For example, if Makayla's federal student aid is $10,000 per semester while her tuition and fees are $6,000, Makayla's refund would equal $4,000. The purpose of the refund is to help pay her other expenses such as books, a computer and personal items. The payment card, which would work like a prepaid debit card, could simplify the payment process by transferring the refund directly from Federal Student Aid to the student, bypassing the need for the college to cut a check or otherwise transfer the refund to the student.

The payment card would be convenient for students since a pre-paid debit card would substitute for a checking account. In fact, the payment card is specified to be totally free for students, with no minimum balance requirements. Historically, about half of campus-based banks have charged fees for their accounts that ranged from $1 to 47 annually.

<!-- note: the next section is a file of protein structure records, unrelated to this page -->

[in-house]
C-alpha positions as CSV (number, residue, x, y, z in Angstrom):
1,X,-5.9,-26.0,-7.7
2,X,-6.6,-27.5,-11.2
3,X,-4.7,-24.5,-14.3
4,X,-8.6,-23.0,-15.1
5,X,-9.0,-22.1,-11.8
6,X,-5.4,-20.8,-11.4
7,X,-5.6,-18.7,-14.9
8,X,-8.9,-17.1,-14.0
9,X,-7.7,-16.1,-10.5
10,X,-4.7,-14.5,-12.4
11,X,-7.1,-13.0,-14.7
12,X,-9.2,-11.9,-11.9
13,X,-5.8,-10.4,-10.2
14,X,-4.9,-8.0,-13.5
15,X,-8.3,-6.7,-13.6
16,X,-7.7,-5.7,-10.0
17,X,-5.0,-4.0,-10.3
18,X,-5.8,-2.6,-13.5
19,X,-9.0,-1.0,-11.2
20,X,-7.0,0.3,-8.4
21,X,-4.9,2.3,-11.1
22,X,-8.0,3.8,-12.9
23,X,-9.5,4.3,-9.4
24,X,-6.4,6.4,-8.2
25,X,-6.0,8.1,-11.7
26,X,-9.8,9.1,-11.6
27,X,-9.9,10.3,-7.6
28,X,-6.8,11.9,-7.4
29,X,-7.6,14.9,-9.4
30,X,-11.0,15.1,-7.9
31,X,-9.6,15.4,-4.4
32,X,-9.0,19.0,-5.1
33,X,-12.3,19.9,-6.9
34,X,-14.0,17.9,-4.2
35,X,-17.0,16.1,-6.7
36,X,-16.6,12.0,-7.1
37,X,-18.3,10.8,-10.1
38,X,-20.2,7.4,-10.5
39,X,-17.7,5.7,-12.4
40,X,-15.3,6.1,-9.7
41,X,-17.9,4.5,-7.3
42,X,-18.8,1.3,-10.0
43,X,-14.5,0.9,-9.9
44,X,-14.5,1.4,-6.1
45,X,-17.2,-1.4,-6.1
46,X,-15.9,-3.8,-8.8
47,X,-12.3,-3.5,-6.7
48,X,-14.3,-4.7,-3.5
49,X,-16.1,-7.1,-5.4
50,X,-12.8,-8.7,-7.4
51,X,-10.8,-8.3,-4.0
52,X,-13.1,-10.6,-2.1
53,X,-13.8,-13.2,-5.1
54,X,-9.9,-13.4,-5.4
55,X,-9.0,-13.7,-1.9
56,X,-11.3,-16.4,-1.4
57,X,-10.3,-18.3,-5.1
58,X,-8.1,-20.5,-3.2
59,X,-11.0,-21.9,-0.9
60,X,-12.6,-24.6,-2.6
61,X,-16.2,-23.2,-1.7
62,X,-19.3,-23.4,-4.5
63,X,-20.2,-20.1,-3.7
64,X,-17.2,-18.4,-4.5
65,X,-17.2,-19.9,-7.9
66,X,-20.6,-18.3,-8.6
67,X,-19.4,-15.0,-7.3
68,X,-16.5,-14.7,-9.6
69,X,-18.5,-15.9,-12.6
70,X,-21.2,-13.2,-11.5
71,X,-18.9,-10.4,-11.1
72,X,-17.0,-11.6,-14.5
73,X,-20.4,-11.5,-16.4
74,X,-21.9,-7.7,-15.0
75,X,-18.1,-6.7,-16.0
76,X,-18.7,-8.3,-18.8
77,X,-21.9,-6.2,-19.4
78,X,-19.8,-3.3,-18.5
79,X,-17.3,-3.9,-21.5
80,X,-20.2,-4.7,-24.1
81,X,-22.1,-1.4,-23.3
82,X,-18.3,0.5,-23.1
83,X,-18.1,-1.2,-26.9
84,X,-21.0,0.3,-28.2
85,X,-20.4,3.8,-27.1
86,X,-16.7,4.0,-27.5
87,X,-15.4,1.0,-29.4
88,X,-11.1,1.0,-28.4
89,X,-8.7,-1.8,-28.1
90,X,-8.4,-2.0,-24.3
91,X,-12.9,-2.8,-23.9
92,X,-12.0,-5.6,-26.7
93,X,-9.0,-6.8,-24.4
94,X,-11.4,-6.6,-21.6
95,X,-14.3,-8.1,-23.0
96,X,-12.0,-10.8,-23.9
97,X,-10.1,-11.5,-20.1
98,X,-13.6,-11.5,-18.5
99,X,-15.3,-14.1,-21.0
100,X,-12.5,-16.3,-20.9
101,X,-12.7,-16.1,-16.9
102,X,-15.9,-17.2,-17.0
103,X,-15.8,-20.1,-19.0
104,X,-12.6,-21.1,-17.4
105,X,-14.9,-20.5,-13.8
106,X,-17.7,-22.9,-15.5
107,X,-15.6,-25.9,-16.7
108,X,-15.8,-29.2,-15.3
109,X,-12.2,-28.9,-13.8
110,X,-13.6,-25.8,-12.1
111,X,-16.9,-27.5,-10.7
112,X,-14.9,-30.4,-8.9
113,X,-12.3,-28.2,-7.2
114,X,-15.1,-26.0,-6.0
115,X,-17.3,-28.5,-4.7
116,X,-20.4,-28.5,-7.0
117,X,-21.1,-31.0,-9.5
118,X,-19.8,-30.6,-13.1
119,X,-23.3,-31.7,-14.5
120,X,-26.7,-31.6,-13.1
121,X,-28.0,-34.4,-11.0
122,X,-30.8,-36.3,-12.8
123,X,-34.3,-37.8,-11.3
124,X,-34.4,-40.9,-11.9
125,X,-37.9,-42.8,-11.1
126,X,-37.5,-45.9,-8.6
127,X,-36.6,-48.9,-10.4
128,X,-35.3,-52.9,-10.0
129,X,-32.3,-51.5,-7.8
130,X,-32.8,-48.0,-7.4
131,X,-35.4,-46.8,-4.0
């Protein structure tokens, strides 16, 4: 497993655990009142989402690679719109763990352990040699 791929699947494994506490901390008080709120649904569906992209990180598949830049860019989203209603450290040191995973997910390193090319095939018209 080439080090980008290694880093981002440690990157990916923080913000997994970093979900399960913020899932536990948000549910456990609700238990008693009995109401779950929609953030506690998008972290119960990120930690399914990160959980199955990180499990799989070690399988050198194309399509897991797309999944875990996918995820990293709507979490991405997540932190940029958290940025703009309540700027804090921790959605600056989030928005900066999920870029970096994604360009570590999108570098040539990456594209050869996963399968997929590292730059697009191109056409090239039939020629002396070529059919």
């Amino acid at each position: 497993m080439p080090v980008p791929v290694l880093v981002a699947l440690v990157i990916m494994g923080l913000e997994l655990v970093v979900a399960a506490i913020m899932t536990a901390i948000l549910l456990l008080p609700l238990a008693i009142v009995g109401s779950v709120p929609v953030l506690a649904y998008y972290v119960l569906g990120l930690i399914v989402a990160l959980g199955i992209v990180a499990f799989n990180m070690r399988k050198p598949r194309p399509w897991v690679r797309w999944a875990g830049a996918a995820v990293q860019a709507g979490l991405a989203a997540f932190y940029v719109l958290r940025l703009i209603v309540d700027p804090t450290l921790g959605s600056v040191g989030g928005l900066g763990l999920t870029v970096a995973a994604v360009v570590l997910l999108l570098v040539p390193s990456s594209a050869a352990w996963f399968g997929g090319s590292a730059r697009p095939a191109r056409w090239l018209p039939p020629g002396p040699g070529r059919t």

With a prepaid debit card, students can spend only the money they have in their account and cannot rack up large fees for insufficient funds since a debit card purchase will be declined if it exceeds the student's current bank balance. Aside from protecting the lender, this may also force students to budget and live within their means since they cannot incur additional debt by overdrawing their account balances. It may be embarrassing to have one's debit card declined for insufficient funds, but at least having a debit card declined is not illegal and won't cause students to get overdraft fees like they would if they wrote a bad check. ...

Buying “personal items” with student loan funds is something that may surprise you. My student loan experience demanded that 100 percent of the loan(s) went to the college to pay for tuition, room and board. Anything beyond that was covered by funds from mom and dad or my part-time work. What’s this $4,000 “refund” that Makayla is getting in Mandell’s example? Maybe this will help you understand: How to Spend Your Student Loan Money: